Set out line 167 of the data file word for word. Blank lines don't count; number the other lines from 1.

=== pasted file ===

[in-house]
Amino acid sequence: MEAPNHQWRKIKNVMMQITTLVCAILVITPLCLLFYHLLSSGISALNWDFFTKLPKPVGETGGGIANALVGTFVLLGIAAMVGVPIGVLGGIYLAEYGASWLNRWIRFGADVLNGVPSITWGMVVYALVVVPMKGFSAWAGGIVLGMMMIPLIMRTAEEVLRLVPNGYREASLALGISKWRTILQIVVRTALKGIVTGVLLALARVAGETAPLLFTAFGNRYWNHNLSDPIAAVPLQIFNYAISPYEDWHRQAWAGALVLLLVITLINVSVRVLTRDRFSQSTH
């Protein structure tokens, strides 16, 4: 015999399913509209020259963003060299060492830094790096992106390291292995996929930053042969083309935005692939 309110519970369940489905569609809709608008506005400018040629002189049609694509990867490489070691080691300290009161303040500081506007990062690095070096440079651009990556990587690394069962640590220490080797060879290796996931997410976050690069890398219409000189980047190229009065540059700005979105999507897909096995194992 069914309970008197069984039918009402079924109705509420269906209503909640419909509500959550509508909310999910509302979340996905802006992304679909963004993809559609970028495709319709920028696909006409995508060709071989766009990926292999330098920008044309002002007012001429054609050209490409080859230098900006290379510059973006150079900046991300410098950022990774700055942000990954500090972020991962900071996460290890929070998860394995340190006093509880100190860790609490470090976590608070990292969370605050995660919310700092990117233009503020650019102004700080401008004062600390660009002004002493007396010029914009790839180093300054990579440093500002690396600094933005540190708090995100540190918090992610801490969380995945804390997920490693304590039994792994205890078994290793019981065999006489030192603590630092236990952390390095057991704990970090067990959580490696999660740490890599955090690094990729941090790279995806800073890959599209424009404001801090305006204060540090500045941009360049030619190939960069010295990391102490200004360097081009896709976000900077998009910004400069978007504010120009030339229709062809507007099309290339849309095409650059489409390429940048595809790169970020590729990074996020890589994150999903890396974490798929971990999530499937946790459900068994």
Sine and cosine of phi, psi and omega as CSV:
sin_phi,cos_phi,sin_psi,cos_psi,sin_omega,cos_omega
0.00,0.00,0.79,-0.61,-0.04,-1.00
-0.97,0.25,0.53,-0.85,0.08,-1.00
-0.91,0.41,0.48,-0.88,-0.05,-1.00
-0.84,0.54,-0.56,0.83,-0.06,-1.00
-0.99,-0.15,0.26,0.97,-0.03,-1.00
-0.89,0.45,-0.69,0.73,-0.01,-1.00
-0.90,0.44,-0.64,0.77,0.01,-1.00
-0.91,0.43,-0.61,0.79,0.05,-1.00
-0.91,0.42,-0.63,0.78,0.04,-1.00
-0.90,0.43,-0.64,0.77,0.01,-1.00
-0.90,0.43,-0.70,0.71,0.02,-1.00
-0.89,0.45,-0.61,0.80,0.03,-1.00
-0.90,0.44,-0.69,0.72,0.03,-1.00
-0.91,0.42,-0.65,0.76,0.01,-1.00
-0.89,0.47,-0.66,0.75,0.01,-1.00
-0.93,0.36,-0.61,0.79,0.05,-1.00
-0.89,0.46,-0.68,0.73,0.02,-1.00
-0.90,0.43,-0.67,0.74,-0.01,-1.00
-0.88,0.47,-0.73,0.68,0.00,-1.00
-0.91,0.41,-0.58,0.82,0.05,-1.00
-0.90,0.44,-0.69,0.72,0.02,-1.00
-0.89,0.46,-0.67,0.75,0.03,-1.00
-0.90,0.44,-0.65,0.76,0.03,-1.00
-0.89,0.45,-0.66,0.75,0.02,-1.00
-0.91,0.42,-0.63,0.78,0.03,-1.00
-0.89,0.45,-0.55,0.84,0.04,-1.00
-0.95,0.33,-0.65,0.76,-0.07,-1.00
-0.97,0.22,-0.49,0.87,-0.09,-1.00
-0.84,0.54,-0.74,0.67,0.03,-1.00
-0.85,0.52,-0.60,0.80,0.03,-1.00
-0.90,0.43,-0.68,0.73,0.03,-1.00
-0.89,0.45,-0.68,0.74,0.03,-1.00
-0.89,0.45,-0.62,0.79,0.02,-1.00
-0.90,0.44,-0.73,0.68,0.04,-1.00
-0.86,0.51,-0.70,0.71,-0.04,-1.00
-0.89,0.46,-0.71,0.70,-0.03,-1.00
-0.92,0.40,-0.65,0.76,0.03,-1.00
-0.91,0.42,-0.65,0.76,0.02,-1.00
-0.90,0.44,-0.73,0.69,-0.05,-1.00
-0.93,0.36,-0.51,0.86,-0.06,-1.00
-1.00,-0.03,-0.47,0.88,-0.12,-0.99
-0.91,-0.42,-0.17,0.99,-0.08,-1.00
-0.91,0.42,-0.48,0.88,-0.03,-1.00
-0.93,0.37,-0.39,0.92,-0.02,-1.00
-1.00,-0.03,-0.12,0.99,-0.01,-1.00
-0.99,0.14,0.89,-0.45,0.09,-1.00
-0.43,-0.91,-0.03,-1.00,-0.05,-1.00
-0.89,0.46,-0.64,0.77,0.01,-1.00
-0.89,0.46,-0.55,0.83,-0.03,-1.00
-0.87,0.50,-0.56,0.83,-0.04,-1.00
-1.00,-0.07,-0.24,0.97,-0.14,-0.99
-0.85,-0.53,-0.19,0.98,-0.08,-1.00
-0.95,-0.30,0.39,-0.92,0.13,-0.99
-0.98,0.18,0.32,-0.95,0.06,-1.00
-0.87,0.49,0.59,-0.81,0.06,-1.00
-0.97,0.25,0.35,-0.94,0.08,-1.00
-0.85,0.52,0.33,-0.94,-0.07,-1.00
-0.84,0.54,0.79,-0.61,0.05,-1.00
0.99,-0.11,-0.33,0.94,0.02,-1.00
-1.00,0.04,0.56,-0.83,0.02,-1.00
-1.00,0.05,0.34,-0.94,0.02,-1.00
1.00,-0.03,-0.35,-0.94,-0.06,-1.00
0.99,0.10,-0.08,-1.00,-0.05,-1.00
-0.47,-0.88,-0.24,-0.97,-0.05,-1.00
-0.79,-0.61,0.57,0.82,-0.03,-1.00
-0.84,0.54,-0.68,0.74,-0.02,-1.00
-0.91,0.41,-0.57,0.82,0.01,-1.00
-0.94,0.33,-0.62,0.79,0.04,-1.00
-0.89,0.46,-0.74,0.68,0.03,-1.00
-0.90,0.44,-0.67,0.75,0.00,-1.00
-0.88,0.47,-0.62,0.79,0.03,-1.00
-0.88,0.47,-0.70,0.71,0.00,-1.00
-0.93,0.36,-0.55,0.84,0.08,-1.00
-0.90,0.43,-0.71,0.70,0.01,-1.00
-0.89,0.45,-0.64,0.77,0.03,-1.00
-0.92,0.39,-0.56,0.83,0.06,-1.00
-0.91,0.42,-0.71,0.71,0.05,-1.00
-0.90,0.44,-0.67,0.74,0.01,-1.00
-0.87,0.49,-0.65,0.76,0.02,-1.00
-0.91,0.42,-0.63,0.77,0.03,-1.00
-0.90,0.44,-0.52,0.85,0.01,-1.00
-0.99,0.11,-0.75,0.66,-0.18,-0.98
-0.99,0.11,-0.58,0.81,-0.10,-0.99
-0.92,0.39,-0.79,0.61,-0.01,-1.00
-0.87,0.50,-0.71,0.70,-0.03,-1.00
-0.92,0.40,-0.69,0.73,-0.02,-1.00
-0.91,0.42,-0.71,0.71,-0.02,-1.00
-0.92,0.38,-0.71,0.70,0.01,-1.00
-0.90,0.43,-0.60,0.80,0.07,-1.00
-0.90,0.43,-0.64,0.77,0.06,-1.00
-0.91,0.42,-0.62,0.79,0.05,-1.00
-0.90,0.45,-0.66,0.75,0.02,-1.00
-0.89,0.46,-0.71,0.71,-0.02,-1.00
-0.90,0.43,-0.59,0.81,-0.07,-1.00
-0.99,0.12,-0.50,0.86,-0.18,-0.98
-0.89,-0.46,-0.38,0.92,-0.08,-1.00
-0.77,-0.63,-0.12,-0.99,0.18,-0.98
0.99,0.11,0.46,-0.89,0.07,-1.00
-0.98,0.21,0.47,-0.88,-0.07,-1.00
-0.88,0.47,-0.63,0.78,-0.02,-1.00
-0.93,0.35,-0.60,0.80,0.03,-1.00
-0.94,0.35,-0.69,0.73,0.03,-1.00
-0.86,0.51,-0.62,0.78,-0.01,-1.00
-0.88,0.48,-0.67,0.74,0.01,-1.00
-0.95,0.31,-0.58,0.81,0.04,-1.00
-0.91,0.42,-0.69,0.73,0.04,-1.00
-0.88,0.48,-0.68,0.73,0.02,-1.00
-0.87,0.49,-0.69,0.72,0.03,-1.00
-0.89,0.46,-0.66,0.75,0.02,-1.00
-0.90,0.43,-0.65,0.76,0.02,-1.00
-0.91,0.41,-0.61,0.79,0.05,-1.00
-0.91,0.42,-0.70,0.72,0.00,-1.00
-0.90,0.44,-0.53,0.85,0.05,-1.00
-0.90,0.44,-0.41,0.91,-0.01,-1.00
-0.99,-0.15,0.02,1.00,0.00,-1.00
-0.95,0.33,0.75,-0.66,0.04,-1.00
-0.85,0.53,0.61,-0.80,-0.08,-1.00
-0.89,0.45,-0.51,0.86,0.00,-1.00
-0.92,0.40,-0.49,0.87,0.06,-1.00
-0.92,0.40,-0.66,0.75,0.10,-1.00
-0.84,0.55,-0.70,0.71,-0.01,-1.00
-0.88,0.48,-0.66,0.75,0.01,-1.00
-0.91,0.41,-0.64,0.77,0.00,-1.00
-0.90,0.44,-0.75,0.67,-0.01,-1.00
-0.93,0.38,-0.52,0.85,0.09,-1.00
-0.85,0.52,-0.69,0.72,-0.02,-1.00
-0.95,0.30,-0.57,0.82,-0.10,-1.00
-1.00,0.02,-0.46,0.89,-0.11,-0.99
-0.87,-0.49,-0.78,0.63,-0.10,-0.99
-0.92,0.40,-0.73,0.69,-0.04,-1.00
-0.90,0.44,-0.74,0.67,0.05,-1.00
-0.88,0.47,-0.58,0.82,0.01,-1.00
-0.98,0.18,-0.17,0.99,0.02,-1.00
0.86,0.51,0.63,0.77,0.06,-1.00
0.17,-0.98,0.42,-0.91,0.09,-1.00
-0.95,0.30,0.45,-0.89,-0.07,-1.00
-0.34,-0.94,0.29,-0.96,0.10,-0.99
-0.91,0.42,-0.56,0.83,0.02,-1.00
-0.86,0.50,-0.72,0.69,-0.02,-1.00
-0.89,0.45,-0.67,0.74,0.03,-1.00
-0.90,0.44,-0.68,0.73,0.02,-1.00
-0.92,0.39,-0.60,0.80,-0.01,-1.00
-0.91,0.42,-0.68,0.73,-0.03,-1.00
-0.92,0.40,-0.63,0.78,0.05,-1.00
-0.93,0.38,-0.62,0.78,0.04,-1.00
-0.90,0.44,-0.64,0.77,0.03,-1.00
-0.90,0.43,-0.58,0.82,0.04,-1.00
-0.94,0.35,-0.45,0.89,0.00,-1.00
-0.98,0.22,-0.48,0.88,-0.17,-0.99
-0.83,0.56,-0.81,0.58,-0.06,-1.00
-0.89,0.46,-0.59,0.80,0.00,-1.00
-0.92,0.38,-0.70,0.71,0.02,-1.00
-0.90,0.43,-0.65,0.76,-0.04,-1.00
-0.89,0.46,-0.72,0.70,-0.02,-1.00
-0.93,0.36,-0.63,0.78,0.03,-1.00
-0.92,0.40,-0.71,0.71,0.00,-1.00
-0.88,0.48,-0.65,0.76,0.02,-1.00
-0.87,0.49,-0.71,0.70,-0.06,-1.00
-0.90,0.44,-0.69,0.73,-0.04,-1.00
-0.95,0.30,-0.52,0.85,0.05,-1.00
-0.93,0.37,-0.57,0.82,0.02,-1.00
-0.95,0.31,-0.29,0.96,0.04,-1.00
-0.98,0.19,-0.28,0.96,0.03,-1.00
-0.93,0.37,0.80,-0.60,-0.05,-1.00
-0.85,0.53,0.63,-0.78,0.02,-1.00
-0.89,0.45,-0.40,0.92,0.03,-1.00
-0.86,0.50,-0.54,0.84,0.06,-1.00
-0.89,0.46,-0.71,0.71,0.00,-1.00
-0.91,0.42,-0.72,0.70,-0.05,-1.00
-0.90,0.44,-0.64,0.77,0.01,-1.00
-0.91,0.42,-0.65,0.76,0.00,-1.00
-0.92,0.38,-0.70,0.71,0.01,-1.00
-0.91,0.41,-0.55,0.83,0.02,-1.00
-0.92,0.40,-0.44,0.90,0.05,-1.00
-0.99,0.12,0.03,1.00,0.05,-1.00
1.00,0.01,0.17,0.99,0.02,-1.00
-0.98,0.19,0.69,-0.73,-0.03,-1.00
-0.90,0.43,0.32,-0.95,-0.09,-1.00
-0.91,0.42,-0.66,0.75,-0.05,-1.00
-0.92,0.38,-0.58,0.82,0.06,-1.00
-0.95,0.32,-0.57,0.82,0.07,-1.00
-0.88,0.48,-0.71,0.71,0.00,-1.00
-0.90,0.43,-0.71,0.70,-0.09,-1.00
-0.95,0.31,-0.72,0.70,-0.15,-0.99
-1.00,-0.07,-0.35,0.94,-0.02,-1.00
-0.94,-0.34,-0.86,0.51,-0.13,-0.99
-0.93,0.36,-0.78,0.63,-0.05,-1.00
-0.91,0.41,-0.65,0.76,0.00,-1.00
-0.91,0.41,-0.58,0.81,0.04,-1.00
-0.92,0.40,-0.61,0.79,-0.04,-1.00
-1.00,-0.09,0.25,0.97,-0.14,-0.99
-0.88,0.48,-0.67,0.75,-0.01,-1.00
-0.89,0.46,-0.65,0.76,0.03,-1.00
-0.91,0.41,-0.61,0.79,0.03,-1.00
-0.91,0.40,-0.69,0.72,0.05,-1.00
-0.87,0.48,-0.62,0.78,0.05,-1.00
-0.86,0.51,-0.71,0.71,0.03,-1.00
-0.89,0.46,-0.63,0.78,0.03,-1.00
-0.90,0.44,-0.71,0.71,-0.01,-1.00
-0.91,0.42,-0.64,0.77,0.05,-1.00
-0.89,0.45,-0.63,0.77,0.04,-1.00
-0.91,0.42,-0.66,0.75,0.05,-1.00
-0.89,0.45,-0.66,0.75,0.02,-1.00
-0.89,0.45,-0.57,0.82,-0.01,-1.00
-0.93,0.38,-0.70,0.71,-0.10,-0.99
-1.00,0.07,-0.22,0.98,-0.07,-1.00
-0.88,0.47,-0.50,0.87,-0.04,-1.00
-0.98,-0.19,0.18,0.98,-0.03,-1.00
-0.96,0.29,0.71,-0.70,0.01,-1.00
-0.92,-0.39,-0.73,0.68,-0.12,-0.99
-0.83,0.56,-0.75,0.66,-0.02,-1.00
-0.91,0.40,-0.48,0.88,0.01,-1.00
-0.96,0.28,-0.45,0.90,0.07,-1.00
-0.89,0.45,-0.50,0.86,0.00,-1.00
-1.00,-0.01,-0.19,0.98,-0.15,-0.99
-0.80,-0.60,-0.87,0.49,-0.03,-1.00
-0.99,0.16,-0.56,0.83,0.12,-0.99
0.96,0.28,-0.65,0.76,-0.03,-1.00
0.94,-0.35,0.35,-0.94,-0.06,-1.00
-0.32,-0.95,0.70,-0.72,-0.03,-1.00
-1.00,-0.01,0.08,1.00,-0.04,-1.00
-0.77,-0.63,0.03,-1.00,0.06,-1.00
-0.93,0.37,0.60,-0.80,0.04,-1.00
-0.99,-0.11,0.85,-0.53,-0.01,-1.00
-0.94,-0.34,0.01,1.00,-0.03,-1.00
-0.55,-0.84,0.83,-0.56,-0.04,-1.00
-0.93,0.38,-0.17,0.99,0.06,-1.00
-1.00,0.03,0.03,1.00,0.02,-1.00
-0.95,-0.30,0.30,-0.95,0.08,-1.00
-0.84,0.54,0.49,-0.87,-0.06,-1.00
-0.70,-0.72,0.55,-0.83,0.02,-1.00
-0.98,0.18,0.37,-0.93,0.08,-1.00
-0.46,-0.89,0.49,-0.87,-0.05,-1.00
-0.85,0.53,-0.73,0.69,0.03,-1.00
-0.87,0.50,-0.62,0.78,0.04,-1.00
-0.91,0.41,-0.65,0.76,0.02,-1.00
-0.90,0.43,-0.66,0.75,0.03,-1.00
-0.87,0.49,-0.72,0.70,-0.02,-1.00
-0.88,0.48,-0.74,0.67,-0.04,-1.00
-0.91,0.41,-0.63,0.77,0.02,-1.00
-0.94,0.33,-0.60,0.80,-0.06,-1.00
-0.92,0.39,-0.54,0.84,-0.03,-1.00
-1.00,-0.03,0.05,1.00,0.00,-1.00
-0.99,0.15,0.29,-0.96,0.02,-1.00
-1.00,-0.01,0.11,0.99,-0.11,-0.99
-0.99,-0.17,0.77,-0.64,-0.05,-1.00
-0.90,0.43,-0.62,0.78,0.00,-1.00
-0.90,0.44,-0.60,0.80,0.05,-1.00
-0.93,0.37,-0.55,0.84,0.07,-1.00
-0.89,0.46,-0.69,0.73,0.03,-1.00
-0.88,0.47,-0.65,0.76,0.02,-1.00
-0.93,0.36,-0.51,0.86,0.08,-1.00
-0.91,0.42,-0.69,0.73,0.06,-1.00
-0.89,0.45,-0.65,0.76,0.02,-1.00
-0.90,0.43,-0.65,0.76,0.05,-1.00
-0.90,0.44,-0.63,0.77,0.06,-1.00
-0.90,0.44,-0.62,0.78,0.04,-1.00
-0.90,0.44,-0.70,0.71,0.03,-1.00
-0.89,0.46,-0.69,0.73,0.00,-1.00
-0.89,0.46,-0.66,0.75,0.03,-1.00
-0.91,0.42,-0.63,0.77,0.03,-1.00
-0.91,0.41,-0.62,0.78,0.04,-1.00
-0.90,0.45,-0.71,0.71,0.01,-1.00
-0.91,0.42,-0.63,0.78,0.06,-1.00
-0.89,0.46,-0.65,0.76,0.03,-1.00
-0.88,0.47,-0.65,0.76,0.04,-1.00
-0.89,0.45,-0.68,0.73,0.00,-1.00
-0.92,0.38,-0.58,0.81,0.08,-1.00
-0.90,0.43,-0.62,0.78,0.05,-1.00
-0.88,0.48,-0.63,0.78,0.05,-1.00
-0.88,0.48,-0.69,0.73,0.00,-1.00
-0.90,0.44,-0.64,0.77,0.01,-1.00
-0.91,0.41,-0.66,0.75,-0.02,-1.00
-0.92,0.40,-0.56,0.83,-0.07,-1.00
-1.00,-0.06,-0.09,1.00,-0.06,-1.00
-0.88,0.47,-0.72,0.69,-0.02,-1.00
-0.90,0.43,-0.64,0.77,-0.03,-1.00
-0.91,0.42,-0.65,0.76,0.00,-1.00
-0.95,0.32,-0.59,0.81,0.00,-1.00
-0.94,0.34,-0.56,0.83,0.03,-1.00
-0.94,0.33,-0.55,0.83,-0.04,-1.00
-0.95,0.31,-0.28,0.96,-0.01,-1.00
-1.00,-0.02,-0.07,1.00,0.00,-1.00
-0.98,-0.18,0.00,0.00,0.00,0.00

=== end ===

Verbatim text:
-0.95,0.31,-0.29,0.96,0.04,-1.00